The House is ready to make long overdue, behind-the-scenes changes, and it set those in motion by adopting a resolution on implementing 29 recommendations of the Select Committee on the Modernization of Congress.
The House voted 395-13 on Tuesday to approve the recommendations, which were put together by the 12-member committee equally divided between Republicans and Democrats. The panel was established in 2019 to promote a more modern and efficient Congress, and its recommendations are aimed at improving House operations, including administrative efficiencies like purchasing, travel, and staffing and technology.
“Our hope is that all of these recommendations will see forward progress quickly,” Modernization Committee co-Chairman Derek Kilmer told CQ Roll Call on Tuesday.
In order to put forth and adopt the recommendations, lawmakers had to acknowledge what is wrong with how Congress operates. One easy target: technology.
“Trying to solve 21st-century problems with 20th-century technologies is a disservice to the American people who rightfully expect timely action from their representatives,” Kilmer said on the floor.
The resolution requires the House Chief Administrative Office to report to the House on the Office of House Information Resources on issues including the “systemic inability” to deliver enterprise programs and information technology in a timely manner. It also requires the creation of a streamlined process for the approval of outside technology vendors.
It also recommends that lawmakers band together to purchase office technology in bulk in order to save taxpayer money and to mandate cybersecurity training for members and staff.
Centralized HR and staffing suggestions
The resolution includes recommendations on hiring and human resources, a tall order in a workplace that has 435 bosses who run their offices differently and have separate staffing policies. The resolution requires the creation of a human resources hub for all lawmakers and staff.
Reports and surveys in recent years have highlighted that diversity among staff on Capitol Hill is lacking, and the resolution would make the Office of Diversity and Inclusion created at the start of the 116th Congress a permanent entity in the House tasked with helping guide House offices to recruit, hire, train, develop, advance, promote and retain a diverse workforce. On Tuesday, Speaker Nancy Pelosi announced she was appointing Kemba Hendrix, currently director of the House Democratic Diversity Initiative, to be the director of the office.
The resolution requires the CAO and House inspector general to report on the feasibility of updating the employee payroll system and to explore paying staffers more than just once a month.
It would also force a reevaluation of the size of the staffs serving each lawmaker and district. Currently, members are limited to 18 full-time staff members and four part-time staffers.
“Many members, particularly in rural areas like my district in central Washington, have multiple district offices, and members should be able to staff their offices as they see fit,” said Republican Dan Newhouse. “Empowering members to adequately staff both district and D.C. offices can improve retention, but more importantly, it can improve communications with our constituents.”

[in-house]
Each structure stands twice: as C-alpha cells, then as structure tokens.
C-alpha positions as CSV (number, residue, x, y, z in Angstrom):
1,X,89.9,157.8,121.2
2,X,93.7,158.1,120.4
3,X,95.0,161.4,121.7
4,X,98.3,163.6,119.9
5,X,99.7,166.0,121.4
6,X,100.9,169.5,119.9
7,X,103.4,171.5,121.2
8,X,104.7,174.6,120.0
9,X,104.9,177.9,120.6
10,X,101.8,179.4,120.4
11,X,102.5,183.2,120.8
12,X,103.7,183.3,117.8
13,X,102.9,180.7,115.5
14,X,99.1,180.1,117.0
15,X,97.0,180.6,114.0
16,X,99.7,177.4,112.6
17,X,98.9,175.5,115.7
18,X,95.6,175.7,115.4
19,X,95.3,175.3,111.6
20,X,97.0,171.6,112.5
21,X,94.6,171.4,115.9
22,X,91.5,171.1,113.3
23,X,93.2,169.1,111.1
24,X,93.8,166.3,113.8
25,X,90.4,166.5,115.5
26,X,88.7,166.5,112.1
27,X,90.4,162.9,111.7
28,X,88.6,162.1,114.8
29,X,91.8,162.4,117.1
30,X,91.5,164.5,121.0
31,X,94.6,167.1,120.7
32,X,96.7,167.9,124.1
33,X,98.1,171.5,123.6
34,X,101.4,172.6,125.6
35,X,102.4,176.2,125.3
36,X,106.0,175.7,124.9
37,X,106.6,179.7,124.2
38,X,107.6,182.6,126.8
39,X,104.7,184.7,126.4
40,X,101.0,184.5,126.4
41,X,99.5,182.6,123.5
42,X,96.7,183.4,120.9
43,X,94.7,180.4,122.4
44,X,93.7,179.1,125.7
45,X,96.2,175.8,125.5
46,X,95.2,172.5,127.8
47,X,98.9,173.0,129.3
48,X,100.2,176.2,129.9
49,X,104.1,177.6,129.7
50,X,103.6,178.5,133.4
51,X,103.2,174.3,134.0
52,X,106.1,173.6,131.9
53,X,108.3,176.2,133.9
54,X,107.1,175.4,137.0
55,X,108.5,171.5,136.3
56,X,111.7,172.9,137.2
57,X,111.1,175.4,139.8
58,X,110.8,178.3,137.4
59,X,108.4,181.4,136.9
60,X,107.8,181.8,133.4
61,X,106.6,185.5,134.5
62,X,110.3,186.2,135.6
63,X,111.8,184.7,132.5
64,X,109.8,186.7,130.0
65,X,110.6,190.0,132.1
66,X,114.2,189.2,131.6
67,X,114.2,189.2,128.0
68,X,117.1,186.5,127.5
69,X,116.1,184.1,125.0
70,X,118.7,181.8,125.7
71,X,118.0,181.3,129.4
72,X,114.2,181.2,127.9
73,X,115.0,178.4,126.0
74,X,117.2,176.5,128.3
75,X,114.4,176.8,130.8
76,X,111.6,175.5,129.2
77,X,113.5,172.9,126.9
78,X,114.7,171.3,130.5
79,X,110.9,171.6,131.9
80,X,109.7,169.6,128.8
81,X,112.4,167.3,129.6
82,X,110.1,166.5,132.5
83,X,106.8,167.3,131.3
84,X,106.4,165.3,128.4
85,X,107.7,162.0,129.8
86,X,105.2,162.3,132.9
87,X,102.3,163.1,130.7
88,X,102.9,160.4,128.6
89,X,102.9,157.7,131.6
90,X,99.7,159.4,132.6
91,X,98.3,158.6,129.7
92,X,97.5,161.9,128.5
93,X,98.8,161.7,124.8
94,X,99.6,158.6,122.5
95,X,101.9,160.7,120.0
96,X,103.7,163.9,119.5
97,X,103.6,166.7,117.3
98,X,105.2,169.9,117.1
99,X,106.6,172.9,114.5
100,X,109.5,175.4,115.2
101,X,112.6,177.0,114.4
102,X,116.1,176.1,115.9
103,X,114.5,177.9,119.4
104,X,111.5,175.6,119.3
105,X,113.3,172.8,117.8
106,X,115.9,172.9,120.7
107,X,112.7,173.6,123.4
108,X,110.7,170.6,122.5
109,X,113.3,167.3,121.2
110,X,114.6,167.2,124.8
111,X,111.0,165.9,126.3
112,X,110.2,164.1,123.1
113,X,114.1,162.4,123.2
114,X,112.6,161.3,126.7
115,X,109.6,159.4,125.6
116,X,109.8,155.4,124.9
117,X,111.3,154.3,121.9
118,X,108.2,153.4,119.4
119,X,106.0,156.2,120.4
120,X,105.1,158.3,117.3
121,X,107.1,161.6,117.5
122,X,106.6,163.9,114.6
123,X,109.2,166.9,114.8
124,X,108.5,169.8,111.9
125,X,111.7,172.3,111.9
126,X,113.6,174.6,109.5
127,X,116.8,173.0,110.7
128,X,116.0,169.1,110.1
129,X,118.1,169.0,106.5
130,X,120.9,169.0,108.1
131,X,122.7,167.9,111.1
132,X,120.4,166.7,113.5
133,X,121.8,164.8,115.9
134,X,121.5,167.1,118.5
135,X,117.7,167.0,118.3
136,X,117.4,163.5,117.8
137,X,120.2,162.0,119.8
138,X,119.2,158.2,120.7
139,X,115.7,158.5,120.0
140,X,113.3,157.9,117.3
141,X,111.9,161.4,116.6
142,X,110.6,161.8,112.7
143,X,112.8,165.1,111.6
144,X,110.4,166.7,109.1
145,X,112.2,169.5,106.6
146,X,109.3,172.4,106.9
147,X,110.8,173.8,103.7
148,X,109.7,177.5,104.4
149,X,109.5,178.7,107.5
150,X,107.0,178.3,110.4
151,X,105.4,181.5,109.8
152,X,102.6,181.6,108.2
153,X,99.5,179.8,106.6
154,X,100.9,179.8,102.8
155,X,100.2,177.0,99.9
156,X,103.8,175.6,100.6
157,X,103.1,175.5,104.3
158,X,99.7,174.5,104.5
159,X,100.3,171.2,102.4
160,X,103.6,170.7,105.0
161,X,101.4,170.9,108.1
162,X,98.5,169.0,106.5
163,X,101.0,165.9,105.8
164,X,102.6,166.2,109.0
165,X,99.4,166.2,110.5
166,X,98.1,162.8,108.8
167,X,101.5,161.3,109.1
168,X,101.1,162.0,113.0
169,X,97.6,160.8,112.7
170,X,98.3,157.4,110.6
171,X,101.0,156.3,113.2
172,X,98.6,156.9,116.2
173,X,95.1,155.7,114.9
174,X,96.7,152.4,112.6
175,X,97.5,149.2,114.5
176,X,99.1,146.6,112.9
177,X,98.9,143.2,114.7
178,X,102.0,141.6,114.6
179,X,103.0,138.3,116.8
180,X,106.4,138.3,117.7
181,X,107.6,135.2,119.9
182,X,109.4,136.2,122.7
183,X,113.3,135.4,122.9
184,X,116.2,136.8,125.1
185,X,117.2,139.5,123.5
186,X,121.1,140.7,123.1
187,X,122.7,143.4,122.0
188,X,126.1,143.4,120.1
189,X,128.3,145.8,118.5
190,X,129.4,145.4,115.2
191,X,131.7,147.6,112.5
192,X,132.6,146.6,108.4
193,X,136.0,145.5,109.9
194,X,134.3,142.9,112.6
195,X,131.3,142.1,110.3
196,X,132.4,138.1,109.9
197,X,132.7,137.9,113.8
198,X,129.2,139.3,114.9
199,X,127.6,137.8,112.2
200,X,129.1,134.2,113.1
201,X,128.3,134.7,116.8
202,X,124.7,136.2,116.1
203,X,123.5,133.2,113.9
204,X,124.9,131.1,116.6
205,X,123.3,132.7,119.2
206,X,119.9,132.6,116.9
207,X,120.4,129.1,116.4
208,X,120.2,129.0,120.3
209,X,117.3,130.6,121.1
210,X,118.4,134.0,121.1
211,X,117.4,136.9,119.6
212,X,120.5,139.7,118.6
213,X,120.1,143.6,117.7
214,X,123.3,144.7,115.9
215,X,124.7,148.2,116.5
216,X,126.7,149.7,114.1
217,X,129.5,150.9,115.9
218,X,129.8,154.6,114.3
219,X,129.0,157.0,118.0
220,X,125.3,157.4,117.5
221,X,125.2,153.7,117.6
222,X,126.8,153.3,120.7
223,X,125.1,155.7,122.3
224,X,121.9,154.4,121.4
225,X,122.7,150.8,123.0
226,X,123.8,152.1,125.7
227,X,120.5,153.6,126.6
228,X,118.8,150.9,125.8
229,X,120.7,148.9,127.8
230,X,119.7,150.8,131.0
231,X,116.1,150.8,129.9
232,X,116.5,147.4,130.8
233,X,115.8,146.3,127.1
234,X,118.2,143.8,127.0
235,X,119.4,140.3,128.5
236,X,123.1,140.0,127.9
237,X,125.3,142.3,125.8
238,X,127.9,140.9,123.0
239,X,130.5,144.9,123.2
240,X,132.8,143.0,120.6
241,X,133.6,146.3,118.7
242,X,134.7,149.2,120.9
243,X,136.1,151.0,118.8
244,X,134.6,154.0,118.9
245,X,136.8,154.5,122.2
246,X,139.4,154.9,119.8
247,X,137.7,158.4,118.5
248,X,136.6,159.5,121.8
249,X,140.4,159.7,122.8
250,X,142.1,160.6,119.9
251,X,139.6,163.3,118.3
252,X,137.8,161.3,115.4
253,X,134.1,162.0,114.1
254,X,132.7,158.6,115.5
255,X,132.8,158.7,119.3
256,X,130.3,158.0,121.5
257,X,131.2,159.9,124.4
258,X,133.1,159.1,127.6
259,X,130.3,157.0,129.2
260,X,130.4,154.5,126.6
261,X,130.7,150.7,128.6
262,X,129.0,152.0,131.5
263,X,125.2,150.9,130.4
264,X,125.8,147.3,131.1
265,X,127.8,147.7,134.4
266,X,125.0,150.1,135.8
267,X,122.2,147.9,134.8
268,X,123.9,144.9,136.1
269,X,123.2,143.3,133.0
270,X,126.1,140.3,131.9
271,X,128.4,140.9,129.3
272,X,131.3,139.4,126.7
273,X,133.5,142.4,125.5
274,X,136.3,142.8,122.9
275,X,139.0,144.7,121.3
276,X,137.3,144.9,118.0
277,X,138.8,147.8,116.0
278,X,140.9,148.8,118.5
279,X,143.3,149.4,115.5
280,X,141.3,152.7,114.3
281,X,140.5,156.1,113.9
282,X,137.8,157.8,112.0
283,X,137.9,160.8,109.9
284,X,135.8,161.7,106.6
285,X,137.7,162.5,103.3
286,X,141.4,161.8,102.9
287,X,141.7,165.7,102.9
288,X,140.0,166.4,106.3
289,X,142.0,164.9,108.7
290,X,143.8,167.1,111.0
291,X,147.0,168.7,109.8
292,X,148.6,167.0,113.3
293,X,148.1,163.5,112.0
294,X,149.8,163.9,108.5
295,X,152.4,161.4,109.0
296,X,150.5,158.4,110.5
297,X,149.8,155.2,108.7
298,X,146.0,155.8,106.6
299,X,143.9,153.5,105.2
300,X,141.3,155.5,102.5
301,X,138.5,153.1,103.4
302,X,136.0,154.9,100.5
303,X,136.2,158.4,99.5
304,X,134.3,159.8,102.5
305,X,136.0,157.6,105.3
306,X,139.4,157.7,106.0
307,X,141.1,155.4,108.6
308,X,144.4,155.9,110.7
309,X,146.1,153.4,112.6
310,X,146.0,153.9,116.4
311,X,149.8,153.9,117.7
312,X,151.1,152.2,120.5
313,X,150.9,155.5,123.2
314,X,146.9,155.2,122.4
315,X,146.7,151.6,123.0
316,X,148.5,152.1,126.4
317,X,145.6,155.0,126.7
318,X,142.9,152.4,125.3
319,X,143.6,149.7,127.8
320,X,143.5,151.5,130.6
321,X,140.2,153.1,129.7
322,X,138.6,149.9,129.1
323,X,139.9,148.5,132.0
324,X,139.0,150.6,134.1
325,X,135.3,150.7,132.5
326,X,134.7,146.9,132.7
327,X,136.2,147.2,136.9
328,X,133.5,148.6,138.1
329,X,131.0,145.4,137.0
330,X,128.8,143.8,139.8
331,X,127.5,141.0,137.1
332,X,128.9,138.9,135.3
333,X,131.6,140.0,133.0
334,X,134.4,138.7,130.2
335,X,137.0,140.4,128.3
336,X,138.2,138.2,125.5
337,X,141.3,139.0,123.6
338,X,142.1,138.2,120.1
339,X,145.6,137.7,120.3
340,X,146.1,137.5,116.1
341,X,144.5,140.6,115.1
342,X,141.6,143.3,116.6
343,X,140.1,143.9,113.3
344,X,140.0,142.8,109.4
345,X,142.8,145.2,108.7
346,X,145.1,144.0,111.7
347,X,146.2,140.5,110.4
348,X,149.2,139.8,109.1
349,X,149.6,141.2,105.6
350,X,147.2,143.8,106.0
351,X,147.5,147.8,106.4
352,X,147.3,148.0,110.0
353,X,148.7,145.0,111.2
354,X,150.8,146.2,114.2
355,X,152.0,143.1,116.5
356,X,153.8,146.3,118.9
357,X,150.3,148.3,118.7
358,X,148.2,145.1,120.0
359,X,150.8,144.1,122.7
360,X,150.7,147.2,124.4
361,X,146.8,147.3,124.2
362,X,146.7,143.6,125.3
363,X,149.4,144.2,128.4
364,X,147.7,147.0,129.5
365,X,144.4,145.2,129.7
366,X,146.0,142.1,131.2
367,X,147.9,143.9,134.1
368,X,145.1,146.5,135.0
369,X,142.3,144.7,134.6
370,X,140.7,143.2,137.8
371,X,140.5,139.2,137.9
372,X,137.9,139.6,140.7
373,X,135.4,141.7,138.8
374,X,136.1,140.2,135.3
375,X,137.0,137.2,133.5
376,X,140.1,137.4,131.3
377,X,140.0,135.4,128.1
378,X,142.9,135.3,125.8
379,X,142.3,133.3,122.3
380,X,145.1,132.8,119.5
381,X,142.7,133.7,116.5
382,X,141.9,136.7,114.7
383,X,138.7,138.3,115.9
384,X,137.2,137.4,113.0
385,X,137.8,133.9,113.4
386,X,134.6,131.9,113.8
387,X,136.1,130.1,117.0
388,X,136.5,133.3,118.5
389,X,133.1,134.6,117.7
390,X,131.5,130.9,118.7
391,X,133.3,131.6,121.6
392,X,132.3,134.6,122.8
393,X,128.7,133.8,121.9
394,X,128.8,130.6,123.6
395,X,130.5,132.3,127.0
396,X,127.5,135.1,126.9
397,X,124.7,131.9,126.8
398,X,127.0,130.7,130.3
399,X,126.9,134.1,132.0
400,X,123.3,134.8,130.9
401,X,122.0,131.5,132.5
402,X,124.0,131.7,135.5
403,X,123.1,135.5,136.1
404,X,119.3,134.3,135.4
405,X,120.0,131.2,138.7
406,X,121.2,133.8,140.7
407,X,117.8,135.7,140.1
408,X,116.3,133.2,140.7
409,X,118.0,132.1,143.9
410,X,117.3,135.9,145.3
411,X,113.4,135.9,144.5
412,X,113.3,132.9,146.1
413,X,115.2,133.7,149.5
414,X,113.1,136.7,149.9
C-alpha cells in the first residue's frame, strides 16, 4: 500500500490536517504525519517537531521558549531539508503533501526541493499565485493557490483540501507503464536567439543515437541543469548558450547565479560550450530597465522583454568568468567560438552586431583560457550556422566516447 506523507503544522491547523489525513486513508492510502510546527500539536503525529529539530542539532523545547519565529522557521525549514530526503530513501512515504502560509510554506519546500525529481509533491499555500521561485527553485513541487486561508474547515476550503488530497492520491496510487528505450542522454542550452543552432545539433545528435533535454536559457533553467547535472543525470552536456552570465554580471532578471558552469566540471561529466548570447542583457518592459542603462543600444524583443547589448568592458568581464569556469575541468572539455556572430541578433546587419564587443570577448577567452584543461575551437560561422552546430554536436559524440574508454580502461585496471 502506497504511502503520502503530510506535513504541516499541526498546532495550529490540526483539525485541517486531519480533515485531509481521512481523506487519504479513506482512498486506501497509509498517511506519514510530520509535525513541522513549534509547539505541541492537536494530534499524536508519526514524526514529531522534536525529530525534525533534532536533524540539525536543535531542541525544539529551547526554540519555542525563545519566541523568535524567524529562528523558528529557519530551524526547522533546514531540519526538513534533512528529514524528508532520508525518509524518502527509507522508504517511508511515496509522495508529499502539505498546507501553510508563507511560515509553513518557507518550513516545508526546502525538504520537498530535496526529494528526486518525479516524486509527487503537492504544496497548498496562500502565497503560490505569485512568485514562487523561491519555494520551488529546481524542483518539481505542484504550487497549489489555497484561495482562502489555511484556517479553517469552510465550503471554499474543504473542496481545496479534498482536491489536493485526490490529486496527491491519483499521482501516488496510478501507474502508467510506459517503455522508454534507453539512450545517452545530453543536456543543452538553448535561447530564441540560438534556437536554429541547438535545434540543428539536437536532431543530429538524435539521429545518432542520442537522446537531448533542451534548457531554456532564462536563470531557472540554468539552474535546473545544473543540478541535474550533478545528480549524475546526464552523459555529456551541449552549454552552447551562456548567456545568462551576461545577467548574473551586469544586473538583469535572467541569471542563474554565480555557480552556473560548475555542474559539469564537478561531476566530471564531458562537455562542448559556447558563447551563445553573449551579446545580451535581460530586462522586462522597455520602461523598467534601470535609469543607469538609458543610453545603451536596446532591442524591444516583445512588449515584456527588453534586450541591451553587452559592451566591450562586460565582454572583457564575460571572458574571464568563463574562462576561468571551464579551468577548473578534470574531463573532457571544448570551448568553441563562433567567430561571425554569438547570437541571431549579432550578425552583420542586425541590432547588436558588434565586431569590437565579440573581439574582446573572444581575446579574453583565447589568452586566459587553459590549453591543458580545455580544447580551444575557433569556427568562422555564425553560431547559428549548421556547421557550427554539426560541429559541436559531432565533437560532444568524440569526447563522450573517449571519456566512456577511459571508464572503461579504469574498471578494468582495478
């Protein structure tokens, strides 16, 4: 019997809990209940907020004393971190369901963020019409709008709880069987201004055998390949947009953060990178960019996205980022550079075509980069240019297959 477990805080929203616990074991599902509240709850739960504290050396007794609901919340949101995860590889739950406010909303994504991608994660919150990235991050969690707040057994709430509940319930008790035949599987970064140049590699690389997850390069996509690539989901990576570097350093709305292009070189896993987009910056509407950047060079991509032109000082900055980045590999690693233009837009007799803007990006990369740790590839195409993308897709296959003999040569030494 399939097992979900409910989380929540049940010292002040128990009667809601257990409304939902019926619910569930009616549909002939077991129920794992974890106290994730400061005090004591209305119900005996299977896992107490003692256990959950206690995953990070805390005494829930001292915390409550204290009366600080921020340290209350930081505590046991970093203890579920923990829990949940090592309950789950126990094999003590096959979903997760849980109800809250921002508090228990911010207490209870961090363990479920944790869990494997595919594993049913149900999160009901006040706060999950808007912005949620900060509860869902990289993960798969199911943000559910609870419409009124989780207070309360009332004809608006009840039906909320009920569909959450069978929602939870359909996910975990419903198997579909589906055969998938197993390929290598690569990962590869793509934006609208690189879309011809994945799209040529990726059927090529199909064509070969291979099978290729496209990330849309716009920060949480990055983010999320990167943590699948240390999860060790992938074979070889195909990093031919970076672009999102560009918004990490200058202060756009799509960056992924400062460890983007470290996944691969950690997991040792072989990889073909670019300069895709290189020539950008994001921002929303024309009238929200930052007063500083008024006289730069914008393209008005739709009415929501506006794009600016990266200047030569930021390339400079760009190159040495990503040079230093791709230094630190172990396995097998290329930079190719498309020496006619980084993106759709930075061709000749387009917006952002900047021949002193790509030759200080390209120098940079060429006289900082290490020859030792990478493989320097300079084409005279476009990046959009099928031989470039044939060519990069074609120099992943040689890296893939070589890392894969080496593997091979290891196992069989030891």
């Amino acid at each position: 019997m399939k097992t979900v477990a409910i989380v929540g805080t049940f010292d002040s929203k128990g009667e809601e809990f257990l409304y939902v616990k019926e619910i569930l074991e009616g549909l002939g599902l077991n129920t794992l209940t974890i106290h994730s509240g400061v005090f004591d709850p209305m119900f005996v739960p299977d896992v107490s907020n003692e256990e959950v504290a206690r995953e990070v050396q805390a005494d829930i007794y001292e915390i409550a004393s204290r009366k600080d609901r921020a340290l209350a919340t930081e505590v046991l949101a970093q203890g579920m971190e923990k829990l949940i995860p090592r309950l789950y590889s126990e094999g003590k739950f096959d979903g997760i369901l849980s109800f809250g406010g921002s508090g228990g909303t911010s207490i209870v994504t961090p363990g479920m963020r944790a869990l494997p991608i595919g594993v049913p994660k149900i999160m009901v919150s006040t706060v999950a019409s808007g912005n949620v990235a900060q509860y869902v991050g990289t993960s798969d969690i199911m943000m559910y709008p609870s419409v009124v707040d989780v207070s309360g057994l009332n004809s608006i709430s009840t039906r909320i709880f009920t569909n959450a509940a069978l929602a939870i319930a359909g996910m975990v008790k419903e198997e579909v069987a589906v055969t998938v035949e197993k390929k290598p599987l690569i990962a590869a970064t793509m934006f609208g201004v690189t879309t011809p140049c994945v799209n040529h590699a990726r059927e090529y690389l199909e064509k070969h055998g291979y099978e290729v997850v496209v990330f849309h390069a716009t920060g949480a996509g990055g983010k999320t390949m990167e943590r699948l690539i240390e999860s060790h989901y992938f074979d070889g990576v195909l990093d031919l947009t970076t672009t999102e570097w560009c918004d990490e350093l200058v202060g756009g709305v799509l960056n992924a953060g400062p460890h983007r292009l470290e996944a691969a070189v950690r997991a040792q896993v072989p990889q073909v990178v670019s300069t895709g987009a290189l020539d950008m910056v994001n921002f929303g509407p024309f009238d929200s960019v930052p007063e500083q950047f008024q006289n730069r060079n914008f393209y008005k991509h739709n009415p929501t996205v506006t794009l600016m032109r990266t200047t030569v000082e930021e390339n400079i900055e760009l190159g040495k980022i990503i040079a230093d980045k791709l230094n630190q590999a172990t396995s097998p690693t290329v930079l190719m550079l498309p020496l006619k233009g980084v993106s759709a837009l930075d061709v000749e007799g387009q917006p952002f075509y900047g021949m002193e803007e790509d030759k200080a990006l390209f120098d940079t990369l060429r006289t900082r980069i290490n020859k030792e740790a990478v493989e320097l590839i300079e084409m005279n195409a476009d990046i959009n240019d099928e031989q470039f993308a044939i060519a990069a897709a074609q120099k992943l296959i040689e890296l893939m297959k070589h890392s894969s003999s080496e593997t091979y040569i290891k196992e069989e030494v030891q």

The resolution would require the CAO to contract a firm to report on adjusting the limits on the number of employees in member offices and make recommendations on employee salaries and costs and potential changes to members’ representational allowances necessary.
The effort includes provisions to foster bipartisan relationships and give lawmakers more opportunities to congregate and even socialize across the partisan divide.
“When I first arrived in Washington, I remember having to get on a bus with only Republicans,” said South Carolina Rep. William R. Timmons IV. “I was shocked that new members would not be briefed together, that this kind of partisanship was encouraged from the very start.”
The resolution requires that the House Administration Committee organize a nonpartisan new member orientation that includes in-person courses on rules of the House, decorum and debate, and other courses on practices to promote civility and respect.
Lawmakers reported to the Modernization panel that they would like the Capitol complex to have spaces to gather, collaborate or socialize privately with members from either party. They asked for a dedicated bipartisan space, unlike the Democratic and Republican cloakrooms, to encourage consensus building.
House Administration Chairwoman Zoe Lofgren acknowledged that the work of the Modernization panel might not be sexy or attention-grabbing, but she said improving internal processes will help Congress better serve the country.
“We have been focused on the need of internal reforms to improve our work for the American people,” Lofgren said. “If you read the report, some of it is boring. That is good.”
Kilmer told CQ Roll Call that next steps for the Modernization panel include continuing talks with House appropriators about parts of the resolution that will need to be folded into the Legislative Branch Appropriations bill. He said the committee is working on turning the third set of recommendations into a resolution for the House to consider later this year.
Illinois Republican Rodney Davis, the ranking member on the House Administration Committee, used part of his debate time to ask for a brief moment of silence for Modernization panel co-Chairman Tom Graves and his family. Graves’ son was seriously injured in a cycling accident over the weekend.
Daniel Peake and Kate Ackley contributed to this report.